Megan Mullin is Associate Professor of Environmental Politics at Duke University’s Nicholas School of the Environment. She has secondary faculty appointments in the Department of Political Science and the Sanford School of Public Policy. Mullin is a scholar of American political institutions and behavior, focusing on the intersection between environmental conditions and political decision making. She holds a Ph.D. from the University of California, Berkeley.
Mullin has published widely in political science, public administration, and general science journals and is the recipient of five awards from the American Political Science Association, including the Lynton Keith Caldwell Award for her book, Governing the Tap: Special District Governance and the New Local Politics of Water (MIT Press, 2009). Her current research focuses on the governance and finance of urban water services, public opinion about climate change, and the local politics of climate adaptation.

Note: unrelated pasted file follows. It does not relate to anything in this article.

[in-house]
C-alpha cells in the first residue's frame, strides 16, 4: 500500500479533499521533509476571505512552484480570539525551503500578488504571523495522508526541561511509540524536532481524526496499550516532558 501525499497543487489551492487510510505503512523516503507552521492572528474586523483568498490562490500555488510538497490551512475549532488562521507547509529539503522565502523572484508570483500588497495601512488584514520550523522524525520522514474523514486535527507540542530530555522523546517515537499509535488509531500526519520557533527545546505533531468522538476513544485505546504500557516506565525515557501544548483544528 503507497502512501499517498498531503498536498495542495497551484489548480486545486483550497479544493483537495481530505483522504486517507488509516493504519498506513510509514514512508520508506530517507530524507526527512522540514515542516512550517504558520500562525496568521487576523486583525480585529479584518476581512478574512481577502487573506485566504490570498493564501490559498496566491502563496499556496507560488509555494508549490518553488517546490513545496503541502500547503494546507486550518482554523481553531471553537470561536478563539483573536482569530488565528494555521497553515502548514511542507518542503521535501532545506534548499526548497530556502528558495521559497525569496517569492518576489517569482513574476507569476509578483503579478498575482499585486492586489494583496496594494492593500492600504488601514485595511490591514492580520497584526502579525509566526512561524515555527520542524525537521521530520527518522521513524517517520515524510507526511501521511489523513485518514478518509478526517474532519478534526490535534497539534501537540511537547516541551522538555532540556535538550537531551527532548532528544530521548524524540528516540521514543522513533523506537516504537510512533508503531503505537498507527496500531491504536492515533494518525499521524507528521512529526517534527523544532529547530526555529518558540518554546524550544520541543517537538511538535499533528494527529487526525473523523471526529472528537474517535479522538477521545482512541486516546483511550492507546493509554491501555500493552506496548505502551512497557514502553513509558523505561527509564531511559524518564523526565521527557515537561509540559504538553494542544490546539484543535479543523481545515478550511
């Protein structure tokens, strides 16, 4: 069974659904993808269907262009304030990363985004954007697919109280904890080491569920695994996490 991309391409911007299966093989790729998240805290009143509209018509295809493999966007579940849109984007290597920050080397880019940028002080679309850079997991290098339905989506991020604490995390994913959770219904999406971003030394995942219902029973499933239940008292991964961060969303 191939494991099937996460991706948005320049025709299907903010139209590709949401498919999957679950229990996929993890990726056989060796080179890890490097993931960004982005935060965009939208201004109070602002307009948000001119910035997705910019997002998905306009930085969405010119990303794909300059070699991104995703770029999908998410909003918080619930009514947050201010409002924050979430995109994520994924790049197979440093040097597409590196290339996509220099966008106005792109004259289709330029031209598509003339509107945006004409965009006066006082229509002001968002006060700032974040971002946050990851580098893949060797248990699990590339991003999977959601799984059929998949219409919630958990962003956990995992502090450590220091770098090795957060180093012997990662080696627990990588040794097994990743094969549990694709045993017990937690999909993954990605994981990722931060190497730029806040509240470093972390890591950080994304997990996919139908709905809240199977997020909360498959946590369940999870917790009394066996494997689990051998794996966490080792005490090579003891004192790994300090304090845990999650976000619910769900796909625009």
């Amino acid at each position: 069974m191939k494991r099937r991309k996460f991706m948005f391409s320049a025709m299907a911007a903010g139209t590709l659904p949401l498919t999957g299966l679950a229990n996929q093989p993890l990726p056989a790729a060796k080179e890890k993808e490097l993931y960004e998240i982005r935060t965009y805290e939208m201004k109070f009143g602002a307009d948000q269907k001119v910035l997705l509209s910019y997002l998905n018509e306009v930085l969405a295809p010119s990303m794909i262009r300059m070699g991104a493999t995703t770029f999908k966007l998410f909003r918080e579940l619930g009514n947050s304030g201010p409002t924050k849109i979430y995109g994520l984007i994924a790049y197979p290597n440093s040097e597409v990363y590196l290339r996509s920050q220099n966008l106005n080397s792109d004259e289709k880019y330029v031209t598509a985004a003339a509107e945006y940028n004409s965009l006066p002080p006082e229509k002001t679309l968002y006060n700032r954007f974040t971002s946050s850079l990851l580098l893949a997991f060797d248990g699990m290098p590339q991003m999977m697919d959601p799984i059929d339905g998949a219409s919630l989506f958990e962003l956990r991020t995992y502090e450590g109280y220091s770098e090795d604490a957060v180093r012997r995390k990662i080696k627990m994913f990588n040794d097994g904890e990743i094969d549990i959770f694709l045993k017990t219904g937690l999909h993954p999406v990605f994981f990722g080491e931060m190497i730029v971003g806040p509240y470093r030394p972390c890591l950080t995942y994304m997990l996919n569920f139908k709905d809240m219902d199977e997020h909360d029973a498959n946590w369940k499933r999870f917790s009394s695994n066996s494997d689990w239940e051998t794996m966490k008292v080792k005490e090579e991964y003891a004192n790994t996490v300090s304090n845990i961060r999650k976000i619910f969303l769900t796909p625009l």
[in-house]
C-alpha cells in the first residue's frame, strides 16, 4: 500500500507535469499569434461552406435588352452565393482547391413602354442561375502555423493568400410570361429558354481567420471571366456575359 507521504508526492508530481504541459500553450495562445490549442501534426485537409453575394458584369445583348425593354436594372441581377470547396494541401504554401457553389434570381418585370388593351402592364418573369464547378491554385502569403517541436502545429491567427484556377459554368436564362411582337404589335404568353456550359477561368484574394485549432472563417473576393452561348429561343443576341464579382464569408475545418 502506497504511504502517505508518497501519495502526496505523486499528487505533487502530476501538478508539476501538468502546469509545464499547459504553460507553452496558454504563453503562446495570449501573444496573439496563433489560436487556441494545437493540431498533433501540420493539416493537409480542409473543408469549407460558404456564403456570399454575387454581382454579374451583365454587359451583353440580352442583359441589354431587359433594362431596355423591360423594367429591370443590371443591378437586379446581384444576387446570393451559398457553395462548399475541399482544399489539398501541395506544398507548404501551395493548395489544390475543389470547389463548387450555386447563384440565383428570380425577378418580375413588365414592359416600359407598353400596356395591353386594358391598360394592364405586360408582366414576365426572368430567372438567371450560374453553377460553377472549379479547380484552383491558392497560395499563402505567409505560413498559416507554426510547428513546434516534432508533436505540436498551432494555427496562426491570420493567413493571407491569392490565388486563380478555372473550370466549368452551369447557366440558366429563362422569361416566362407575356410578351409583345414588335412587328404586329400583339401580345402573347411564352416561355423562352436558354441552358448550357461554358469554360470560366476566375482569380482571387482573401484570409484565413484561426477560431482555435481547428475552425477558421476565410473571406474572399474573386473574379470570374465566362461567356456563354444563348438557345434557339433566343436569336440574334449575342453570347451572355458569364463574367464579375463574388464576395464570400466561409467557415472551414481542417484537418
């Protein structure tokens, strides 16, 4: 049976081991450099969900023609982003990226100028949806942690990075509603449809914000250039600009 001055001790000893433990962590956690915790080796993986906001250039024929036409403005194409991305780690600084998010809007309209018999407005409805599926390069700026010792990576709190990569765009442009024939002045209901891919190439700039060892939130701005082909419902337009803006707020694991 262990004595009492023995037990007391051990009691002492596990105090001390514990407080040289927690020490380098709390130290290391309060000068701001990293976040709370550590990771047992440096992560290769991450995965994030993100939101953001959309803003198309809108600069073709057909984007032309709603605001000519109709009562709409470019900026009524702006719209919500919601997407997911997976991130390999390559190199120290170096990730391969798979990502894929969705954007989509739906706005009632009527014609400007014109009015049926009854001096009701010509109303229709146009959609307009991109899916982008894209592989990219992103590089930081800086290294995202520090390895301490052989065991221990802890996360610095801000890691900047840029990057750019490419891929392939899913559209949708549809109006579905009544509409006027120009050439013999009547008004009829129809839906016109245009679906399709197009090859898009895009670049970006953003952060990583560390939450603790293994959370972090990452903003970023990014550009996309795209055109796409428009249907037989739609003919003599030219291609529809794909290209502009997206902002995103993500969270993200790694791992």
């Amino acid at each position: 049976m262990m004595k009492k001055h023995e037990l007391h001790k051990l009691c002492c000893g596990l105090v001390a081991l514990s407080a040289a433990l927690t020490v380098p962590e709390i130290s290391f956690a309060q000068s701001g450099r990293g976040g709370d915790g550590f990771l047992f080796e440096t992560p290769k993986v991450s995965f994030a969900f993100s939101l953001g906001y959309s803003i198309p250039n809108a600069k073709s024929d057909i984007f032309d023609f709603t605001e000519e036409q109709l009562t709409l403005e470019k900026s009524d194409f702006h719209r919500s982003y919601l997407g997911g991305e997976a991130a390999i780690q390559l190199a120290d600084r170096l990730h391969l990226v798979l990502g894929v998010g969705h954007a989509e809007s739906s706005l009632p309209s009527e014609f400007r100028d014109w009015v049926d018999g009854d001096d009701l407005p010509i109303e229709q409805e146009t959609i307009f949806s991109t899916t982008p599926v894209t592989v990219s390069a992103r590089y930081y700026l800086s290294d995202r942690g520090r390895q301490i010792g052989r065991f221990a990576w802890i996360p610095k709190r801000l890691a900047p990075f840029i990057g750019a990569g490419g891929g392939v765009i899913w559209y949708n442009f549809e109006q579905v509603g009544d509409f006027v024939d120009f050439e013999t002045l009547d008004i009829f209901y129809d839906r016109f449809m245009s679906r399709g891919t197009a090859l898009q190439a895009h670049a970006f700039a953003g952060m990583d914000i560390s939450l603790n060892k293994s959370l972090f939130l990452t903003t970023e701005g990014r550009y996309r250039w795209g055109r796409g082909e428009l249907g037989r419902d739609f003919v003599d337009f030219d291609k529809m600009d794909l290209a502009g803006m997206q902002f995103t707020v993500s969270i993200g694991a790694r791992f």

This lecture is part of the David Bradford Energy and Environmental Seminar Series, organized by the Center for Policy Research on Energy and Environment, and cosponsored by the Kahneman-Treisman Center for Behavioral Science & Public Policy. The seminars highlight scholars and practitioners from various fields working on critical research related to science policy. We invite speakers to share new research they are working on, focusing on important policy-relevant issues. Since its inception in Fall 1999, this series has hosted many speakers who are influential in science & environmental policy.
Attendance by Princeton students, faculty and staff is encouraged. This seminar is open to the public on a limited basis with approved RSVP to email@example.com